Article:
A scandal at Teen Vogue, a mysteriously disappeared TikTok star, and the competing viral dances of Mayor Pete and Mayor Bloomberg. Yes Yes No is back.Tweet #1Tweet #2
Devonté Hynes, aka Blood Orange, had an incredible 2019. He dropped the mixtape Angel’s Pulse; scored the critically acclaimed film Queen and Slim; released a classical album with Third Coast Percussion; directed a music video for Beck; and, as a fan, finally saw the brilliant composer/vocalist Beverly Glenn-Copeland live. Glenn-Copeland (as he prefers to go by in his day-to-day life) had his own amazing year: At the age of 74, he had his first international tour, released the new LP Primal Prayer, and saw his previously obscure, decade-spanning seven album catalog finally embraced in music communities around the world. And he met Dev, whose music he adores. We introduced Dev and Glenn right here on the Talkhouse Podcast, and the ensuing convo was warm, vulnerable, funny, and potent. The two sat on a sofa at Hook and Fade Studio in Brooklyn, and instantly formed a world all their own; they stared into each other’s eyes, and spoke so softly that it was difficult to hear them from even a few feet away. In their wide-ranging conversation, Glenn and Dev discuss discovering parts of themselves by traveling out of their home countries; the way they each approach their songwriting; and the story behind Glenn’s seminal 1986 album Keyboard Fantasies. We also learn the importance of nature and its role in their music; how recently Dev began to honor music as the foundation of all his creativity; and the trick Glenn’s mother used to make him a musician while still in utero. Check it out, and subscribe now to stay in the loop on future episodes of the Talkhouse Podcast. —Elia Einhorn, Talkhouse Podcast host and producer @eliaeinhorn Today’s show was engineered and co-produced by Mark Yoshizumi. Additional editing by Katie Lau. Research by Reese Higgins. The Talkhouse Podcast’s theme song was composed and performed by The Range. Please direct all podcast-related ideas, vitriol, and compliments to email@example.com
In reality, the Tulsa “race riots” of 1921 was more like a massacre. Yet it was almost lost to history until 1997, and still not widely known outside of Oklahoma until HBO’s The Watchmen put it on the cultural map. Learn all about this dark chapter in American history today. Learn more about your ad-choices at https://news.iheart.com/podcast-advertisers
Randall Park’s Korean immigrant parents were skeptical about their son’s career path. But that all changed when Randall played the actual dictator of North Korea in The Interview, a movie that caused an international incident. Randall also tells Marc why he founded an Asian-American theater company in college and why he’s taking the same mentality at the core of that group to his Hollywood production company. They also talk about Fresh Off The Boat, Always Be My Maybe, his friendship with Ali Wong, and the magic of a root canal. This episode is sponsored by Squarespace.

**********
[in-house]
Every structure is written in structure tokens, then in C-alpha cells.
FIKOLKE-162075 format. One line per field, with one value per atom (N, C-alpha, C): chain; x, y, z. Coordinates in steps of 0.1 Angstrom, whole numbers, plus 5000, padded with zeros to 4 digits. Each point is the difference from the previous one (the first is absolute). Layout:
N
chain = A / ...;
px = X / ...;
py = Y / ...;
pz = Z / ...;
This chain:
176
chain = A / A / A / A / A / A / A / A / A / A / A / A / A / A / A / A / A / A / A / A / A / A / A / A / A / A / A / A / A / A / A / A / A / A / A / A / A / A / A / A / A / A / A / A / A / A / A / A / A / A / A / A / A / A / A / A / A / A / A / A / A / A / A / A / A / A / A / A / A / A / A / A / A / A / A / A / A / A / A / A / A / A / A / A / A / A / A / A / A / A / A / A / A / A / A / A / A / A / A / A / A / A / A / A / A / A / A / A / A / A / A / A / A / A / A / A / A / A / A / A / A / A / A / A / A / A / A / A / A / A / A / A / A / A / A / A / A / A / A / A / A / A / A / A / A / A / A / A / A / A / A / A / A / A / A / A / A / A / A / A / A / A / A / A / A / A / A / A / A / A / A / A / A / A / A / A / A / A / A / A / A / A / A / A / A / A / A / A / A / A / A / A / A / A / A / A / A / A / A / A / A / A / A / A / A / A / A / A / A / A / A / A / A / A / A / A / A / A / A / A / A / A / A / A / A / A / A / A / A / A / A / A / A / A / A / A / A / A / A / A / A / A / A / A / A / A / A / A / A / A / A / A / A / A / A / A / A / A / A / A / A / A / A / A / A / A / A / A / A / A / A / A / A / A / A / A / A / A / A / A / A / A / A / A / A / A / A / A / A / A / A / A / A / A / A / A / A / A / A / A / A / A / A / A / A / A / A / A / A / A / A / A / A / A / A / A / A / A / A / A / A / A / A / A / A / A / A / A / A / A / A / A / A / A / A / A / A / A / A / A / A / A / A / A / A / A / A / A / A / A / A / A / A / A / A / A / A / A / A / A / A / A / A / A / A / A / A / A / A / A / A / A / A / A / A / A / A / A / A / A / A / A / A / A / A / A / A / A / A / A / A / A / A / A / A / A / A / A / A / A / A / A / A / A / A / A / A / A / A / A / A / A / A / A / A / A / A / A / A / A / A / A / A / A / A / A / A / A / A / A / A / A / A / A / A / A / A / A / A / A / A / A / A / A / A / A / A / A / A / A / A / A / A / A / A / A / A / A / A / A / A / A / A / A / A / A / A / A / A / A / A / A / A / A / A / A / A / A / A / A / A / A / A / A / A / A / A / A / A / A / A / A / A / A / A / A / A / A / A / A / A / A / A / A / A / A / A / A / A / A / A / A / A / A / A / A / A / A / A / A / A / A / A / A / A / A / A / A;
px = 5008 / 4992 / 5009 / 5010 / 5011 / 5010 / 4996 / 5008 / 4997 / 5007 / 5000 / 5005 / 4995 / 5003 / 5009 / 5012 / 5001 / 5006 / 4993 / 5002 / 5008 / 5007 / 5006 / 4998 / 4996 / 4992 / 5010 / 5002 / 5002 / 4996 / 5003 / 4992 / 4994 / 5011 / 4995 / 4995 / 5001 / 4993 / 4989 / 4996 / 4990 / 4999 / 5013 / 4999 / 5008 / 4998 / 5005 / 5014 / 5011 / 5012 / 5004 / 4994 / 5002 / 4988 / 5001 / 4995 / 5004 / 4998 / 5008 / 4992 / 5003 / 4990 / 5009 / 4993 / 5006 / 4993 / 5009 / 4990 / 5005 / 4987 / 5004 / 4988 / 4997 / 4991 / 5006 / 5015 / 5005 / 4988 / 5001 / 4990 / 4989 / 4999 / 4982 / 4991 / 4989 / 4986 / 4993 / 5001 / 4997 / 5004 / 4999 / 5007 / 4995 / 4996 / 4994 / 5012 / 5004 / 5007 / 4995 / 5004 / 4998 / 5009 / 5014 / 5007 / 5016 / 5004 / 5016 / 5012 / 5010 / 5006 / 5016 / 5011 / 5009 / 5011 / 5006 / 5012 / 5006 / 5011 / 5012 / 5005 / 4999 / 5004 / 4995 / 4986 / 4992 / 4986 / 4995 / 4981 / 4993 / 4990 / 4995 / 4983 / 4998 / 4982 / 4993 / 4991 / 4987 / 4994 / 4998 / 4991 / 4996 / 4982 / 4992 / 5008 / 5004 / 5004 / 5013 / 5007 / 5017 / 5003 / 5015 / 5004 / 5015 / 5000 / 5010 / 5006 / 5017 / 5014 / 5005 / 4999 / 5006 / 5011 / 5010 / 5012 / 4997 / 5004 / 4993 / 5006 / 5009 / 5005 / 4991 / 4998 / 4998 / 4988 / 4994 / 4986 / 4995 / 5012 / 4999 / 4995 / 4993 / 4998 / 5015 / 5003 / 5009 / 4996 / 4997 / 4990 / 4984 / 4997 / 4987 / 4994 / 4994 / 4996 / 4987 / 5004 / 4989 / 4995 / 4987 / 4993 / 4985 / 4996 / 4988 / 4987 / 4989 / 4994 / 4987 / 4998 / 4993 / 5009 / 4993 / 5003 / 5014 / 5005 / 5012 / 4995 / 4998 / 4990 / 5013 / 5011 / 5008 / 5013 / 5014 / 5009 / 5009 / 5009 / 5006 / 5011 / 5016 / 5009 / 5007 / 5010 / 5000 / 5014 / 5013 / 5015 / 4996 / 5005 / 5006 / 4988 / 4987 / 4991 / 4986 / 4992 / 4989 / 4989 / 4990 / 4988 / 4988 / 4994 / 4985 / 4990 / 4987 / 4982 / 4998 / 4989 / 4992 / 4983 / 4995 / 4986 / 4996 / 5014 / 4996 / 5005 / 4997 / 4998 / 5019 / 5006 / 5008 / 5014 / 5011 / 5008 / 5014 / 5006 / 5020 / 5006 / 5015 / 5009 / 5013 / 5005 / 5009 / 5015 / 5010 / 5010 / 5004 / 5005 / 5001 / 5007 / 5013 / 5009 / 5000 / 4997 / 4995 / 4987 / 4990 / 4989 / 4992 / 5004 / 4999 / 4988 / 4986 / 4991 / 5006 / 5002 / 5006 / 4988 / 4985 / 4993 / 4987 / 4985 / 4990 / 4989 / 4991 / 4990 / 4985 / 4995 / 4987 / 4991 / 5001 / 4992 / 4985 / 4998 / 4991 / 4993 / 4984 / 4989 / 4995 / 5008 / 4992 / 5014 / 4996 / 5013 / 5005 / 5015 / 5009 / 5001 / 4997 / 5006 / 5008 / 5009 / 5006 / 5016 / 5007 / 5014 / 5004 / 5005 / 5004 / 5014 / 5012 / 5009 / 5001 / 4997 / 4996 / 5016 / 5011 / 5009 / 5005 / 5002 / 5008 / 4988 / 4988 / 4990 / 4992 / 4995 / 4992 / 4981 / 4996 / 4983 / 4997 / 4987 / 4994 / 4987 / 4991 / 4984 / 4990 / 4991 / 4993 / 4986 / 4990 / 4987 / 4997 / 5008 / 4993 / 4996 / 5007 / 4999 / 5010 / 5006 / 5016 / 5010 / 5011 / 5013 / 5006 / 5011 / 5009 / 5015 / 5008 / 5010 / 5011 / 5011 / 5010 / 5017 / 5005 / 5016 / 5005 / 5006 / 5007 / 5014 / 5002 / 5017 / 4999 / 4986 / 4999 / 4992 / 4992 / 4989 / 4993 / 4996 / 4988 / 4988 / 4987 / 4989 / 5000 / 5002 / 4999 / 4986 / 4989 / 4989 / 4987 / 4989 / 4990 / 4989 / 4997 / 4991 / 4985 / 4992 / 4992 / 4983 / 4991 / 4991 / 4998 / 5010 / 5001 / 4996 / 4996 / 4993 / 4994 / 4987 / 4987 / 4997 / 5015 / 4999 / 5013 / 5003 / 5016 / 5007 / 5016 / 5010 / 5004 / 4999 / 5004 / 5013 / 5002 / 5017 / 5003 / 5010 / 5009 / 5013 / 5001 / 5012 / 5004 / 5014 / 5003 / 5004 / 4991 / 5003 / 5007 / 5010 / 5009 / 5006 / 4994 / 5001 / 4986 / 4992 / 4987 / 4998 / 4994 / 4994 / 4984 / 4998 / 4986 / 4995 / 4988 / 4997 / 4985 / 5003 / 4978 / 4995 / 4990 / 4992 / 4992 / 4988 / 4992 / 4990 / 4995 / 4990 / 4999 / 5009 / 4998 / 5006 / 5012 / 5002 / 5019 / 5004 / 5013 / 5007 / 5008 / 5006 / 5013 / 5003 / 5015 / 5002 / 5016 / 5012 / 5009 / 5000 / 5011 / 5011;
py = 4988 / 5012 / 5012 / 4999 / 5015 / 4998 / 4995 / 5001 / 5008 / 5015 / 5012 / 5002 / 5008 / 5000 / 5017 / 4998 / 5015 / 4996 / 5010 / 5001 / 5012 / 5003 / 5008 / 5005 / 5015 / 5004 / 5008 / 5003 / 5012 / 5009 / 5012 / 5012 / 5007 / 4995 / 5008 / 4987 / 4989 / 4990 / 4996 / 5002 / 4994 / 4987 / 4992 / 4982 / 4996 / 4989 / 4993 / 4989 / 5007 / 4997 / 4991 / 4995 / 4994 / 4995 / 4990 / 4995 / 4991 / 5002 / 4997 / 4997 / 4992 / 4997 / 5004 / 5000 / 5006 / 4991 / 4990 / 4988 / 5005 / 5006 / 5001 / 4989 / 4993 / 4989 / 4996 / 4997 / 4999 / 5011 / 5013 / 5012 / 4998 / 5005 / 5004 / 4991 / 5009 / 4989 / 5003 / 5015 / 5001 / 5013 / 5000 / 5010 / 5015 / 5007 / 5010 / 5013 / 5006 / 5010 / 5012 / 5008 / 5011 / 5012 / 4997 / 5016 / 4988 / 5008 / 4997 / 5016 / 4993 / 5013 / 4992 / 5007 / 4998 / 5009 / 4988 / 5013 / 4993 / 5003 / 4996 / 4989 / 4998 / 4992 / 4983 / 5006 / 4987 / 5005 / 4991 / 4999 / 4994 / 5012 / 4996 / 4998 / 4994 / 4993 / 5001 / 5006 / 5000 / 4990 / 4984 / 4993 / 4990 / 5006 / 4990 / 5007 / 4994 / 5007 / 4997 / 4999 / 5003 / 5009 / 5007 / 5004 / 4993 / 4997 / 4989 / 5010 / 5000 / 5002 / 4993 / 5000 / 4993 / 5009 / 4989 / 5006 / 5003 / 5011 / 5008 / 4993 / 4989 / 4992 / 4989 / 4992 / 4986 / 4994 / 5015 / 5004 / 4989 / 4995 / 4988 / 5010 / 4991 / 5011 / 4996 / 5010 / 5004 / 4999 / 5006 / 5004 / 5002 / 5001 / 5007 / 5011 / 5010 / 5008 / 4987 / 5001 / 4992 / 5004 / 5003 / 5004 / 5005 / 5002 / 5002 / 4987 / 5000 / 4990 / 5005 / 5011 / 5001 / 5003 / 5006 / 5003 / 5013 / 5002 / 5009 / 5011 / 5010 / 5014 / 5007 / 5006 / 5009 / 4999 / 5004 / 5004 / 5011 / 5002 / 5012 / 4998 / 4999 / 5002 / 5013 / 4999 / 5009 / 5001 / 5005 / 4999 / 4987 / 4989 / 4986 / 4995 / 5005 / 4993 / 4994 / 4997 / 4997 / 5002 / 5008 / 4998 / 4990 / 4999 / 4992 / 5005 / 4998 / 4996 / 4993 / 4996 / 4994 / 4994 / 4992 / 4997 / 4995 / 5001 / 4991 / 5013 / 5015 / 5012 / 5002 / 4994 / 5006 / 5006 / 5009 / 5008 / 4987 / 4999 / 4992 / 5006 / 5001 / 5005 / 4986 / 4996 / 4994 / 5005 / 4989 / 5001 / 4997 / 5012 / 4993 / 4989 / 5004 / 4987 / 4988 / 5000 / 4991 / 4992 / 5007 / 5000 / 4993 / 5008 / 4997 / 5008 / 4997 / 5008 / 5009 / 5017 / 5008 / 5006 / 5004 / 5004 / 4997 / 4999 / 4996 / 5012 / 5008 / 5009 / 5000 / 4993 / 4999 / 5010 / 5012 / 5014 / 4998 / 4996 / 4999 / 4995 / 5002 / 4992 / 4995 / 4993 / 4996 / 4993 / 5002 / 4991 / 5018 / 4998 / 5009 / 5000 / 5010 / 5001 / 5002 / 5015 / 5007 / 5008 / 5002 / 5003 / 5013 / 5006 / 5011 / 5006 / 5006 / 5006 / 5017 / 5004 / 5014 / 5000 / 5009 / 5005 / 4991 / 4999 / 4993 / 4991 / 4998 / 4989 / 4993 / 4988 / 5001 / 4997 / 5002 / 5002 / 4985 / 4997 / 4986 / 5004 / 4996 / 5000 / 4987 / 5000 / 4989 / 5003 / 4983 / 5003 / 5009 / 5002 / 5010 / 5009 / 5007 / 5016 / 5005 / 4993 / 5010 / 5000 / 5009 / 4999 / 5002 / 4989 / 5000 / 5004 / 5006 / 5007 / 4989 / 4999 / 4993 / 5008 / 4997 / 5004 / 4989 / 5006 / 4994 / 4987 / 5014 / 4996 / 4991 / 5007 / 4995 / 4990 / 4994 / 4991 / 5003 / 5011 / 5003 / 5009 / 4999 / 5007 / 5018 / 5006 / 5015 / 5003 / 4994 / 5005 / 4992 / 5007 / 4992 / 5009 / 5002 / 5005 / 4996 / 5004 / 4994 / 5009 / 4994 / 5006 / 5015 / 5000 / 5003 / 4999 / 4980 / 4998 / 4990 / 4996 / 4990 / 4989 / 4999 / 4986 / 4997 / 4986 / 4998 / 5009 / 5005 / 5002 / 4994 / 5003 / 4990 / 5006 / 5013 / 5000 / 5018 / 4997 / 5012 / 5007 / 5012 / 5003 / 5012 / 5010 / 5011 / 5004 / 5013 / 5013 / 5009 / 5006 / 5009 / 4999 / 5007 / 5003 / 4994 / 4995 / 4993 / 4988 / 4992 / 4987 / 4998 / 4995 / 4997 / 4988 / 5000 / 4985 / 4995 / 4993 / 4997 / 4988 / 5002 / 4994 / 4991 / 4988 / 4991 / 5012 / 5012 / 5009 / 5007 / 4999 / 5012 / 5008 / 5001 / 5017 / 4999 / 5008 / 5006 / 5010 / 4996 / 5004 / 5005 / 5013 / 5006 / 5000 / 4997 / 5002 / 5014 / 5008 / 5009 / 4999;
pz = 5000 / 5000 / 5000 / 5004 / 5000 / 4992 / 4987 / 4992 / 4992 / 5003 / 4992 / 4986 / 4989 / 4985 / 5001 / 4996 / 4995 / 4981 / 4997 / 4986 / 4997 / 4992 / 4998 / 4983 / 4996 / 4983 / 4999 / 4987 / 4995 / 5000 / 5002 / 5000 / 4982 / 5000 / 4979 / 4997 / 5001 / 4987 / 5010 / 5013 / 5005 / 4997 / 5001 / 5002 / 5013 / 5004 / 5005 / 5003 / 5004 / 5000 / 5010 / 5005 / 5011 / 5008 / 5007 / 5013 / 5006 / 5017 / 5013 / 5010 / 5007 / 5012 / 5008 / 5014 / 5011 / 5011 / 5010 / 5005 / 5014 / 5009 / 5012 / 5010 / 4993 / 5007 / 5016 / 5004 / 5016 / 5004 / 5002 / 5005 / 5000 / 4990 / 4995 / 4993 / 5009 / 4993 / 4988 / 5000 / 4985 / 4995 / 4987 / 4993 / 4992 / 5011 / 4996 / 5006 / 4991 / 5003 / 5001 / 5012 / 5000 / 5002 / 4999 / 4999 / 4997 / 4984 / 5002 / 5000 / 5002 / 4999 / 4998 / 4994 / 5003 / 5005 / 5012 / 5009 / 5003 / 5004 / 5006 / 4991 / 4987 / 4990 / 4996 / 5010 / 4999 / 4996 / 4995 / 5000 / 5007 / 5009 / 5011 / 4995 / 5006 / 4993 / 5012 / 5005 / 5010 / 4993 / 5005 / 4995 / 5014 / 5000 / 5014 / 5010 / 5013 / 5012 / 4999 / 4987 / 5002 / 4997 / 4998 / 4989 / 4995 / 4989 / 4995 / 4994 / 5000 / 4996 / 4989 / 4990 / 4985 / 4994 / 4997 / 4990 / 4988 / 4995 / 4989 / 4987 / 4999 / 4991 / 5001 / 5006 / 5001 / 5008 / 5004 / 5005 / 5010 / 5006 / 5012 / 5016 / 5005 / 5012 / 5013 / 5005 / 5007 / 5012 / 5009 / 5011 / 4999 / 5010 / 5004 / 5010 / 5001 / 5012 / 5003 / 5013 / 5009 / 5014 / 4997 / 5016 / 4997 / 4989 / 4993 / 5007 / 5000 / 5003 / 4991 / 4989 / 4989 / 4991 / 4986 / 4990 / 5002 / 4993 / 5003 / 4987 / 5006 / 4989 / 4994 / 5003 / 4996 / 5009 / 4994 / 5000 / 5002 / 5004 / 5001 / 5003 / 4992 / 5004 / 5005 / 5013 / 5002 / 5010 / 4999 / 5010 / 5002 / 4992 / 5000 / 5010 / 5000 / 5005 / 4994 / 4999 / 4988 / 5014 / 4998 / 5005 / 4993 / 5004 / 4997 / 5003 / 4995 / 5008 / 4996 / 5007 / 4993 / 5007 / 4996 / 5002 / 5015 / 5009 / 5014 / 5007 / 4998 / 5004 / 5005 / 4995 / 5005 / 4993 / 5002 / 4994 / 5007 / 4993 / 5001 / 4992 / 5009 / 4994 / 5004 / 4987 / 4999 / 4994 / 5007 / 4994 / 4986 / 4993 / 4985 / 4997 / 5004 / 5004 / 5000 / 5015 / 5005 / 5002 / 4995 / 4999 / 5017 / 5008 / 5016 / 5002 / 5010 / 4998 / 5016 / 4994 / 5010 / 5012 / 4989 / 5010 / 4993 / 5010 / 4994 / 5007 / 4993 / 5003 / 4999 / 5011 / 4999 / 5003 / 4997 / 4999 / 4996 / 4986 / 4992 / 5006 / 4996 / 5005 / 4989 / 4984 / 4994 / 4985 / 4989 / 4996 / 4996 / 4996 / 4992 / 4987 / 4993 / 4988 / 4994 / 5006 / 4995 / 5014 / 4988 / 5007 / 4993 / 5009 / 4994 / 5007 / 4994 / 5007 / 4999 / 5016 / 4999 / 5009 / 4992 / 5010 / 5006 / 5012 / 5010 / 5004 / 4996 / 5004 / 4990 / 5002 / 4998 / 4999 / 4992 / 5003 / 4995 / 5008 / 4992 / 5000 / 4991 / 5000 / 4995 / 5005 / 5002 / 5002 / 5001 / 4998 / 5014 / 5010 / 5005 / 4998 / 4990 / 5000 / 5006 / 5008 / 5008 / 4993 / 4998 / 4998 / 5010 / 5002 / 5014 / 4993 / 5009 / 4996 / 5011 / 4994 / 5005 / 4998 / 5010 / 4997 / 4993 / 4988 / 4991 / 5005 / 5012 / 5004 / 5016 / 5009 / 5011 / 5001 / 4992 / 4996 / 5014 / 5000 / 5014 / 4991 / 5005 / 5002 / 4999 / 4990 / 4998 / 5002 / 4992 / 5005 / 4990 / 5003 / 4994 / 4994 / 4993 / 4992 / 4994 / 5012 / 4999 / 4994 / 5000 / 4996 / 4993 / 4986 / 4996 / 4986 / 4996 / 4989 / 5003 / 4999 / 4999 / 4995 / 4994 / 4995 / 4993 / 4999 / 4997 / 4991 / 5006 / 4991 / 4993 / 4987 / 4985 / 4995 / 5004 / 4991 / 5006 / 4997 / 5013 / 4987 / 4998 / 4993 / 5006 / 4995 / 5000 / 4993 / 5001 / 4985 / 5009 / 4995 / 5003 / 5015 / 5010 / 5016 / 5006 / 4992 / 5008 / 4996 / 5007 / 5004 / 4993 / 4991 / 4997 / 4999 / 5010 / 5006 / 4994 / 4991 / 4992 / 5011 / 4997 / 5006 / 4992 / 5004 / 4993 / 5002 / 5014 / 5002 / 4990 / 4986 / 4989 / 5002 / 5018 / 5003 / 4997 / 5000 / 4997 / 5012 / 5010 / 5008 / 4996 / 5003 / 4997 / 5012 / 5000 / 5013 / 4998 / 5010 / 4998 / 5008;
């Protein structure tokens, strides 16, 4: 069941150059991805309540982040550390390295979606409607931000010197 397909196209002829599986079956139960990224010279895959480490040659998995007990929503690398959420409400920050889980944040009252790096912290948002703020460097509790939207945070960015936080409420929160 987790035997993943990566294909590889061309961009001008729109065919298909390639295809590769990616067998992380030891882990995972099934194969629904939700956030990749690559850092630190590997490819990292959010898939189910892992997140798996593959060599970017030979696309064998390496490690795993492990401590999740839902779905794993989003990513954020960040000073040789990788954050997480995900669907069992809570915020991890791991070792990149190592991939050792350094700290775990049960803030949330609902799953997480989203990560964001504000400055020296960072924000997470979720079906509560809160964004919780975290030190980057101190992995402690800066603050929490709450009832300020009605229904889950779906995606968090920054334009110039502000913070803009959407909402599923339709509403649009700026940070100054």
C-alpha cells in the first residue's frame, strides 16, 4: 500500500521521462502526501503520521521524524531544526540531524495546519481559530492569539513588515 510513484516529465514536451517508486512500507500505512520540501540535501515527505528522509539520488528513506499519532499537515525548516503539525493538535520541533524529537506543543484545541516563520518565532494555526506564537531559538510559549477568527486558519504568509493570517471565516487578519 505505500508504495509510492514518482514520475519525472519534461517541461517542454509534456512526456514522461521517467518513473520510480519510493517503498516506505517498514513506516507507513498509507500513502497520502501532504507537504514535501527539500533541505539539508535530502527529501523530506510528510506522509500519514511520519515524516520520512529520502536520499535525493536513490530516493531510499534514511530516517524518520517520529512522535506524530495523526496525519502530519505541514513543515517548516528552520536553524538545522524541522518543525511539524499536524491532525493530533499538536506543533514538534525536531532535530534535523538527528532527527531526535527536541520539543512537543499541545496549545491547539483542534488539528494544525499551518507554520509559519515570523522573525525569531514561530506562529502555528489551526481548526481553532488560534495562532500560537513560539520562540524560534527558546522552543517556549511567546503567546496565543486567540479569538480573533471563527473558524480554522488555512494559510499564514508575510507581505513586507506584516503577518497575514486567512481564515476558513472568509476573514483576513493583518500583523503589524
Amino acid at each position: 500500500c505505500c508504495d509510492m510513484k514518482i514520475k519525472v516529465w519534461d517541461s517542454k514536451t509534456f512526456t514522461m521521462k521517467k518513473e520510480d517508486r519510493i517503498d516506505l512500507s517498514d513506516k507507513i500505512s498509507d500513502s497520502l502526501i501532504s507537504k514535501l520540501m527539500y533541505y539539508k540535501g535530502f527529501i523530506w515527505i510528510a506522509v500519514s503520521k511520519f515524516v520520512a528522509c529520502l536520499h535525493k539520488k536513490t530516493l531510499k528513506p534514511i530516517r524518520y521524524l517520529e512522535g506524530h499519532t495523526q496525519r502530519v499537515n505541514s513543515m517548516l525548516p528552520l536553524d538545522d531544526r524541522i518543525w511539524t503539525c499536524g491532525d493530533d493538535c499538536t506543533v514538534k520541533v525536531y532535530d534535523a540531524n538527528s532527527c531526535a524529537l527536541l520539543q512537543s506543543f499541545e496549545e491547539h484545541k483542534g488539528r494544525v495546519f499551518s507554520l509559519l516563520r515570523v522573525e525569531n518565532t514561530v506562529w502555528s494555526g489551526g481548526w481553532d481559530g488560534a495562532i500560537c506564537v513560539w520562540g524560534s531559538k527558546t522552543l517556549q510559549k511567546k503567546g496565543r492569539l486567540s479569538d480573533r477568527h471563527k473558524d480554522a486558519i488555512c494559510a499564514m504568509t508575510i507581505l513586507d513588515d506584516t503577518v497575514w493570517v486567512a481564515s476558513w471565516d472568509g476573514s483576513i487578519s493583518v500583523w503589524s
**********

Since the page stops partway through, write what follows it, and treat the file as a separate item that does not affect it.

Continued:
Canadian jazz pianist Kris Davis talks about her latest album, Diatom Ribbons.
Canadian character actor J. C. MacKenzie tells us what it’s like working with Martin Scorsese, and how he holds his own onscreen against superstars like Leonardo DiCaprio and Al Pacino.
Novelist Tomi Adeyemi returns to q to talk about Children of Virtue and Vengeance, the sequel to her smash hit New York Times bestselling book, Children of Blood and Bone. Filmmaker Matthew Rankin talks about playing fast and loose with Canadian history in his new film The Twentieth Century. Canadian character actor J. C. MacKenzie tells us what it’s like working with Martin Scorsese, and how he holds his own onscreen against superstars like Leonardo DiCaprio and Al Pacino. Canadian jazz pianist Kris Davis discusses her latest album, Diatom Ribbons, and how she pushes the boundaries of the piano.
Matthew Rankin: The filmmaker on playing fast and loose with Canadian history in new film The Twentie
Matthew Rankin’s first feature-length film, The Twentieth Century, is a gonzo satire inspired by the diaries of former Canadian prime minister William Lyon Mackenzie King.
Tomi Adeyemi: The novelist on Children of Virtue and Vengeance, film adaptations and getting a shout out fr
Tomi Adeyemi returns to q to talk about Children of Virtue and Vengeance, the sequel to her smash hit New York Times bestselling book, Children of Blood and Bone.
How pharma greed, government subsidies, and a push to make pain the “fifth vital sign” kicked off a crisis that costs $80 billion a year and has killed hundreds of thousands of Americans.